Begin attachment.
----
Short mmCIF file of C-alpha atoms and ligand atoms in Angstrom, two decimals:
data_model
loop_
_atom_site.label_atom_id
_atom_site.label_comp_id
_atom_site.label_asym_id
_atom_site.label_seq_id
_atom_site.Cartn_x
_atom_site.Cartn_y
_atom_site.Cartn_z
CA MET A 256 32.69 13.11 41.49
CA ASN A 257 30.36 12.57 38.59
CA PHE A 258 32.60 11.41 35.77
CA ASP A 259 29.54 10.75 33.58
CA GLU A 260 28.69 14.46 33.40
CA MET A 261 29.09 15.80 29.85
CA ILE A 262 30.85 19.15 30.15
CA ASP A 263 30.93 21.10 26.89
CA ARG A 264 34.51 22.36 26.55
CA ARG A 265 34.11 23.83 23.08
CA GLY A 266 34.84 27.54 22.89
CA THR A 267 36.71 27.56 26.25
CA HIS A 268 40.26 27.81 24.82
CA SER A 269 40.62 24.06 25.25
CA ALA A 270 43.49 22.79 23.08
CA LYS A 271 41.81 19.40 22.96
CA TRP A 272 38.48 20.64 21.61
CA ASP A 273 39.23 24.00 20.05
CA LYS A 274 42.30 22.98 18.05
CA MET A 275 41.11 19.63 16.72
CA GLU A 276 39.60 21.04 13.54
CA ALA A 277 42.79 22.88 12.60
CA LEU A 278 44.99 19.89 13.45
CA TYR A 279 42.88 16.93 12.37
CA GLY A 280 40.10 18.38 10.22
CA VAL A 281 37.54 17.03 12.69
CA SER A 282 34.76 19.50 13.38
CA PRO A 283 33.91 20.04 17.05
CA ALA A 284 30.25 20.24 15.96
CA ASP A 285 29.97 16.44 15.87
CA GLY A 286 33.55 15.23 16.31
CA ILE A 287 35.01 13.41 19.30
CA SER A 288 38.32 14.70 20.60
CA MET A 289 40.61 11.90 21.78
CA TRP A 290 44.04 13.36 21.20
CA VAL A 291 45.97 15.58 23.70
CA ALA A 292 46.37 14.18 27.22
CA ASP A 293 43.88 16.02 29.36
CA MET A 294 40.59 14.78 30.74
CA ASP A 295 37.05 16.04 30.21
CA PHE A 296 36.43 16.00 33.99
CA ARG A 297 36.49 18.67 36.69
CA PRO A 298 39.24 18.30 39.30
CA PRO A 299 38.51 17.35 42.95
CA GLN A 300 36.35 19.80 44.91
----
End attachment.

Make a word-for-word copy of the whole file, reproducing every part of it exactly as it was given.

Short mmCIF file of C-alpha atoms and ligand atoms in Angstrom, two decimals:
data_model
loop_
_atom_site.label_atom_id
_atom_site.label_comp_id
_atom_site.label_asym_id
_atom_site.label_seq_id
_atom_site.Cartn_x
_atom_site.Cartn_y
_atom_site.Cartn_z
CA MET A 256 32.69 13.11 41.49
CA ASN A 257 30.36 12.57 38.59
CA PHE A 258 32.60 11.41 35.77
CA ASP A 259 29.54 10.75 33.58
CA GLU A 260 28.69 14.46 33.40
CA MET A 261 29.09 15.80 29.85
CA ILE A 262 30.85 19.15 30.15
CA ASP A 263 30.93 21.10 26.89
CA ARG A 264 34.51 22.36 26.55
CA ARG A 265 34.11 23.83 23.08
CA GLY A 266 34.84 27.54 22.89
CA THR A 267 36.71 27.56 26.25
CA HIS A 268 40.26 27.81 24.82
CA SER A 269 40.62 24.06 25.25
CA ALA A 270 43.49 22.79 23.08
CA LYS A 271 41.81 19.40 22.96
CA TRP A 272 38.48 20.64 21.61
CA ASP A 273 39.23 24.00 20.05
CA LYS A 274 42.30 22.98 18.05
CA MET A 275 41.11 19.63 16.72
CA GLU A 276 39.60 21.04 13.54
CA ALA A 277 42.79 22.88 12.60
CA LEU A 278 44.99 19.89 13.45
CA TYR A 279 42.88 16.93 12.37
CA GLY A 280 40.10 18.38 10.22
CA VAL A 281 37.54 17.03 12.69
CA SER A 282 34.76 19.50 13.38
CA PRO A 283 33.91 20.04 17.05
CA ALA A 284 30.25 20.24 15.96
CA ASP A 285 29.97 16.44 15.87
CA GLY A 286 33.55 15.23 16.31
CA ILE A 287 35.01 13.41 19.30
CA SER A 288 38.32 14.70 20.60
CA MET A 289 40.61 11.90 21.78
CA TRP A 290 44.04 13.36 21.20
CA VAL A 291 45.97 15.58 23.70
CA ALA A 292 46.37 14.18 27.22
CA ASP A 293 43.88 16.02 29.36
CA MET A 294 40.59 14.78 30.74
CA ASP A 295 37.05 16.04 30.21
CA PHE A 296 36.43 16.00 33.99
CA ARG A 297 36.49 18.67 36.69
CA PRO A 298 39.24 18.30 39.30
CA PRO A 299 38.51 17.35 42.95
CA GLN A 300 36.35 19.80 44.91